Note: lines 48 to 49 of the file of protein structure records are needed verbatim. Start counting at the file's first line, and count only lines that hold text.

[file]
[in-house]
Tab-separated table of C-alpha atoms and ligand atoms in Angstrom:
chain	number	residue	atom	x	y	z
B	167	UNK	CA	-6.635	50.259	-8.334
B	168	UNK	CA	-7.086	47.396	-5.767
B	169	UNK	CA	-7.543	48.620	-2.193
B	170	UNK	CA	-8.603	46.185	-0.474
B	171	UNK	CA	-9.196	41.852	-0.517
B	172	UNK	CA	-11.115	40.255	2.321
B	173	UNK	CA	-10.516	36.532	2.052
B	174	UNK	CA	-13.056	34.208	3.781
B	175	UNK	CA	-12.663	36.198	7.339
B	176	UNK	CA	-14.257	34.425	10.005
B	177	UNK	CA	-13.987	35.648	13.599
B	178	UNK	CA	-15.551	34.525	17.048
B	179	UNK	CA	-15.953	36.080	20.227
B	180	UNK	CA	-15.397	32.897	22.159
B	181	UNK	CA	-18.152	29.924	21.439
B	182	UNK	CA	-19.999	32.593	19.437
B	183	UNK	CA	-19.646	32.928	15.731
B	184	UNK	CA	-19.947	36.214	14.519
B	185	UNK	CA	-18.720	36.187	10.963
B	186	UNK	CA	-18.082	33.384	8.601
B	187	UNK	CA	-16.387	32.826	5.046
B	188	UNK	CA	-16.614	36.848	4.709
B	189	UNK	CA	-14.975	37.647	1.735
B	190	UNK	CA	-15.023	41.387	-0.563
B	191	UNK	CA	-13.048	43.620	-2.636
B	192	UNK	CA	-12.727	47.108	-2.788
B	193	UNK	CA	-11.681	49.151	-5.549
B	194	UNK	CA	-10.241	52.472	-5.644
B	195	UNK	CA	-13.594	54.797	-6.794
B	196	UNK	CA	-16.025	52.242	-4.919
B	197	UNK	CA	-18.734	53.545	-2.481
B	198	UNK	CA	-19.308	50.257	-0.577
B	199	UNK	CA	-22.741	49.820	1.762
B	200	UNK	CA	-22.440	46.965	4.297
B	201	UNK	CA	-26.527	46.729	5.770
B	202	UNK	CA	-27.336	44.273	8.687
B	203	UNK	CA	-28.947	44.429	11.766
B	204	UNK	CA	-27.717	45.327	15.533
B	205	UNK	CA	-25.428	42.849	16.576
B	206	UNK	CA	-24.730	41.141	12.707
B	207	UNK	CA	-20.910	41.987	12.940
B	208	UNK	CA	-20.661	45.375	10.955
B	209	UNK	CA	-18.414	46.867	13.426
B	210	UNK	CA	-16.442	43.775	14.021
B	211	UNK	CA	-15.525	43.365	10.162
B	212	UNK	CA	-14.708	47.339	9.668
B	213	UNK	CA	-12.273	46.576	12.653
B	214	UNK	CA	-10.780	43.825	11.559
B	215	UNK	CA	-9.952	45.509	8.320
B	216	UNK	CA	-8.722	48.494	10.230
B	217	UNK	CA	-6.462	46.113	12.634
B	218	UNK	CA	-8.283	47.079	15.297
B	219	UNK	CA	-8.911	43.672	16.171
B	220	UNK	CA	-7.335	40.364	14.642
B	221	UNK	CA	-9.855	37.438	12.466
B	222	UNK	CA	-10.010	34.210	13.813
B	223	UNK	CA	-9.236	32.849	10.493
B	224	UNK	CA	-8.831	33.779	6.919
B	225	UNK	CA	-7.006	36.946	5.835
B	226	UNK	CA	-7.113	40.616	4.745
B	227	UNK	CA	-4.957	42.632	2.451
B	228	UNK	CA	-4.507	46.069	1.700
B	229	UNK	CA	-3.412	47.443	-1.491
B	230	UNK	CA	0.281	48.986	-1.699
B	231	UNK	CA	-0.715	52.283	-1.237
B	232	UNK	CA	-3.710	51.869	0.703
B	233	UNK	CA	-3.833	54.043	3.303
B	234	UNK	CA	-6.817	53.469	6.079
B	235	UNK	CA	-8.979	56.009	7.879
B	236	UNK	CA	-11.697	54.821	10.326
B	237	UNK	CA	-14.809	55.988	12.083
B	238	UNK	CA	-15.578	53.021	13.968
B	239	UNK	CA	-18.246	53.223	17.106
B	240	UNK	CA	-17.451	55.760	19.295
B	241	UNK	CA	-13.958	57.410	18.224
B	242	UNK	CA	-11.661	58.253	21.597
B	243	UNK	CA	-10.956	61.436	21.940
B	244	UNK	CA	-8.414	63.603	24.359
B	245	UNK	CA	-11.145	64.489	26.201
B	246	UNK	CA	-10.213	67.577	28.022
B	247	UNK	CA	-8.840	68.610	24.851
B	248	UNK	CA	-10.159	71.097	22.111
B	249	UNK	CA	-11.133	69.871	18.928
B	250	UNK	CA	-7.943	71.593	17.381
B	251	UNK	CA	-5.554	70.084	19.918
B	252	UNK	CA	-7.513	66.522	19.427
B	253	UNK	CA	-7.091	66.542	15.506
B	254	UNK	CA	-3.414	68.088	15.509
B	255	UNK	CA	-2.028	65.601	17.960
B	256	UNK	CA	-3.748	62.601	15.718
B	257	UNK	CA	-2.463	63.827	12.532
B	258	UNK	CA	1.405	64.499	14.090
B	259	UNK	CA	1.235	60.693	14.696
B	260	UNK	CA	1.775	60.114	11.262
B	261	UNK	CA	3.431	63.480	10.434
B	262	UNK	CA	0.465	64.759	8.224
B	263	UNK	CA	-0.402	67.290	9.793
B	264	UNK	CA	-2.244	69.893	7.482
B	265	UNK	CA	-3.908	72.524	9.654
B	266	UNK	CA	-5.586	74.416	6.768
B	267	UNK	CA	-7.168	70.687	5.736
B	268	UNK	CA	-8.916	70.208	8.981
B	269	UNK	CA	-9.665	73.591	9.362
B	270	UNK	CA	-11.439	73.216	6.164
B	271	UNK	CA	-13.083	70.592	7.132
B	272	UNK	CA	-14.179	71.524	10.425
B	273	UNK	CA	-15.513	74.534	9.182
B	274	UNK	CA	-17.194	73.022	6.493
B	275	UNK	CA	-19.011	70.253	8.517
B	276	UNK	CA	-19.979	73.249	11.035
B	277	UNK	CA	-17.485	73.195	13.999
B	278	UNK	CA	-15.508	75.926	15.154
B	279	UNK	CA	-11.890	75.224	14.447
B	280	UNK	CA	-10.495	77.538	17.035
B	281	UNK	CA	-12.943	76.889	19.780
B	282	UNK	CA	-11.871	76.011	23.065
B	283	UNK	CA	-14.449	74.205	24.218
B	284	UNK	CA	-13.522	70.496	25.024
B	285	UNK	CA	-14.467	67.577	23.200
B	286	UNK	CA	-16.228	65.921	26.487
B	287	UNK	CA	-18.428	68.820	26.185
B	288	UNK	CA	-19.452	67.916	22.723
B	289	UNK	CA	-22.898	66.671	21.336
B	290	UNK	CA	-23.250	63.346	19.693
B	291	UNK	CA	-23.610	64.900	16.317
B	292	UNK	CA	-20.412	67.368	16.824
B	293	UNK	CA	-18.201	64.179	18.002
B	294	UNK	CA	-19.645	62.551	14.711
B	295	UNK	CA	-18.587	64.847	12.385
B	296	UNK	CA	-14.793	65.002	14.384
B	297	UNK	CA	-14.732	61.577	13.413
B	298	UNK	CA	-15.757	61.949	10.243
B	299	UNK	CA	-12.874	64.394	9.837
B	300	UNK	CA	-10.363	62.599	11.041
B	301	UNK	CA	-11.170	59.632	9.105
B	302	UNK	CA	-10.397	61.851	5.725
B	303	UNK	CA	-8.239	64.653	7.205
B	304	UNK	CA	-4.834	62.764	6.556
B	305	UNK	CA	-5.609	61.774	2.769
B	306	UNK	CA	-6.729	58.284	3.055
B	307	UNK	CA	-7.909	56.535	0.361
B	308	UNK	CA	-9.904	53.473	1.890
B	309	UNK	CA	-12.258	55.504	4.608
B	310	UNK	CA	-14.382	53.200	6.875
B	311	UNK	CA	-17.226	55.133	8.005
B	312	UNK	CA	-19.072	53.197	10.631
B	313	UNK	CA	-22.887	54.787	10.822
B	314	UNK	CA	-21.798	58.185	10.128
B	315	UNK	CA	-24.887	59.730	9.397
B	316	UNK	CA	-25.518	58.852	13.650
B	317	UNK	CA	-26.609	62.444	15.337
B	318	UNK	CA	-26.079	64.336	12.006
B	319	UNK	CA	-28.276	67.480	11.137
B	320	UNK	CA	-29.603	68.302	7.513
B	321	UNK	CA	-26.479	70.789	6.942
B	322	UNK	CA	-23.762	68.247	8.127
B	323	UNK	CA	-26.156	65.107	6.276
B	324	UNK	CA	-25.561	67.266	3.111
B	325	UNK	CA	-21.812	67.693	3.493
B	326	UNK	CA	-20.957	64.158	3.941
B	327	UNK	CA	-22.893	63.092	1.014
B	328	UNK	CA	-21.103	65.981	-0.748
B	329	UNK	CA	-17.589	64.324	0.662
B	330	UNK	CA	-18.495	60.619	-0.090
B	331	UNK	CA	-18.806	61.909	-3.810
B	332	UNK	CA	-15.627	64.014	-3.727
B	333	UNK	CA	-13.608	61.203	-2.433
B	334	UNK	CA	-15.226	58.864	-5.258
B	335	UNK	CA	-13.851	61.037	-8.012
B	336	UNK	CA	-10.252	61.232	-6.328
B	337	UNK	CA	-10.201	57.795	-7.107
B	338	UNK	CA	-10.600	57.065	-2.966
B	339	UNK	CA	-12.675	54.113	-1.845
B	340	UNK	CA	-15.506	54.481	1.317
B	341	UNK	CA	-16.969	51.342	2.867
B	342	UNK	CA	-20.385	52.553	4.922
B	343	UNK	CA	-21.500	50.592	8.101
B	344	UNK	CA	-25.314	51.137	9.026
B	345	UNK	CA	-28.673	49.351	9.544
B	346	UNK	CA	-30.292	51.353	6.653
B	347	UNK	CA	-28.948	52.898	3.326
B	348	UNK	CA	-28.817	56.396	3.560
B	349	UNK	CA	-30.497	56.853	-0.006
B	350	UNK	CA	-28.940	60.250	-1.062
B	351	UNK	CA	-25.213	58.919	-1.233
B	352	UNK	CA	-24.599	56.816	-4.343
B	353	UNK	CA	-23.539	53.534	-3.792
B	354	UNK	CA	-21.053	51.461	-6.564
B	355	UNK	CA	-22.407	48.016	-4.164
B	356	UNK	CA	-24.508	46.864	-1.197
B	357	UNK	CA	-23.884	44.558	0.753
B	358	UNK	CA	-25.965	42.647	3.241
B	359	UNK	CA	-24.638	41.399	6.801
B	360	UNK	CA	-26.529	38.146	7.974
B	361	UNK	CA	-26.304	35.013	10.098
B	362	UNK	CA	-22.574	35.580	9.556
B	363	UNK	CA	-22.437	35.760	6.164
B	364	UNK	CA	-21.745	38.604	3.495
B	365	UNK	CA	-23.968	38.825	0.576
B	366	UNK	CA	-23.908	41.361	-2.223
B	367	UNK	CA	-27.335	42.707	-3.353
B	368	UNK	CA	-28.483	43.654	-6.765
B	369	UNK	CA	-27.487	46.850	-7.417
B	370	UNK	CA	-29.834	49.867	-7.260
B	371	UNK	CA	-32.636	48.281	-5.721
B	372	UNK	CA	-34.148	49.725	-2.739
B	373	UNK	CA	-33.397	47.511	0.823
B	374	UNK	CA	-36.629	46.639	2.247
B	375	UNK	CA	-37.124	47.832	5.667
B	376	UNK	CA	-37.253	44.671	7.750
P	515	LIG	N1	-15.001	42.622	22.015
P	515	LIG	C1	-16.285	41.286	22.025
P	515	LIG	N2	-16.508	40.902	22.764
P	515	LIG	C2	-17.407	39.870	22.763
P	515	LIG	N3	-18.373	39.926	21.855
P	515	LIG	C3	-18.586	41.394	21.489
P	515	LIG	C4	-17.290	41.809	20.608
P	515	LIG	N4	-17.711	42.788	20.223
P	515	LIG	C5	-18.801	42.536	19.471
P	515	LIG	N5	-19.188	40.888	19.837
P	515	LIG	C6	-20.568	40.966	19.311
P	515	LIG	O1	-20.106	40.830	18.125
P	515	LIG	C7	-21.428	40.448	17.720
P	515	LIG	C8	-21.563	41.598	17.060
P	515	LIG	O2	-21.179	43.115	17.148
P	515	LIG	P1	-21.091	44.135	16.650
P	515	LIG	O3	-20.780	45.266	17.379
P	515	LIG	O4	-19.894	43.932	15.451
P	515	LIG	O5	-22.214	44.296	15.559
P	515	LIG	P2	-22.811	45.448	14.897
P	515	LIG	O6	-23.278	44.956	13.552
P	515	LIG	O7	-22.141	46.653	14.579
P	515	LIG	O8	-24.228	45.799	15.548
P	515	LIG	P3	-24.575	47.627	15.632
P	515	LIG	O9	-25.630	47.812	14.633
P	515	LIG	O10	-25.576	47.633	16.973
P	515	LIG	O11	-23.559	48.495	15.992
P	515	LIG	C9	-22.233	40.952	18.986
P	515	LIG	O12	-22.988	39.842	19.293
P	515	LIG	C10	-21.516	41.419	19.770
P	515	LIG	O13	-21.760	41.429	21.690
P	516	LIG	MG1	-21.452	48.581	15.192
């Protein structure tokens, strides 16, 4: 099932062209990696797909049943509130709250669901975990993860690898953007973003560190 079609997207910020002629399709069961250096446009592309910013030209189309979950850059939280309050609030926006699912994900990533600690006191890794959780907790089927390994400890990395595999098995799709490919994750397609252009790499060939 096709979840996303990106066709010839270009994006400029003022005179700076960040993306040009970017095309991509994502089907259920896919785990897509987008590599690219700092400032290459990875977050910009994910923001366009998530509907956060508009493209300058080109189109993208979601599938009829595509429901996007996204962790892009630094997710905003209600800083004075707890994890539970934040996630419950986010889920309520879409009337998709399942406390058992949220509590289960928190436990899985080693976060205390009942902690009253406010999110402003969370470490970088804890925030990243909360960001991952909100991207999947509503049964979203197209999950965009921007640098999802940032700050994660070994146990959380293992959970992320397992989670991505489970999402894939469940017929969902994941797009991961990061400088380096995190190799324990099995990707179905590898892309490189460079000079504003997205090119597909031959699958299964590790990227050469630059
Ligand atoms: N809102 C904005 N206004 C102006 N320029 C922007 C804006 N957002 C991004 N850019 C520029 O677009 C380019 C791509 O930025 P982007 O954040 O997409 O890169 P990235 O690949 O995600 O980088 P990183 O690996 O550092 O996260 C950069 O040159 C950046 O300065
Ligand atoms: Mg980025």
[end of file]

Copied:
B	211	UNK	CA	-15.525	43.365	10.162
B	212	UNK	CA	-14.708	47.339	9.668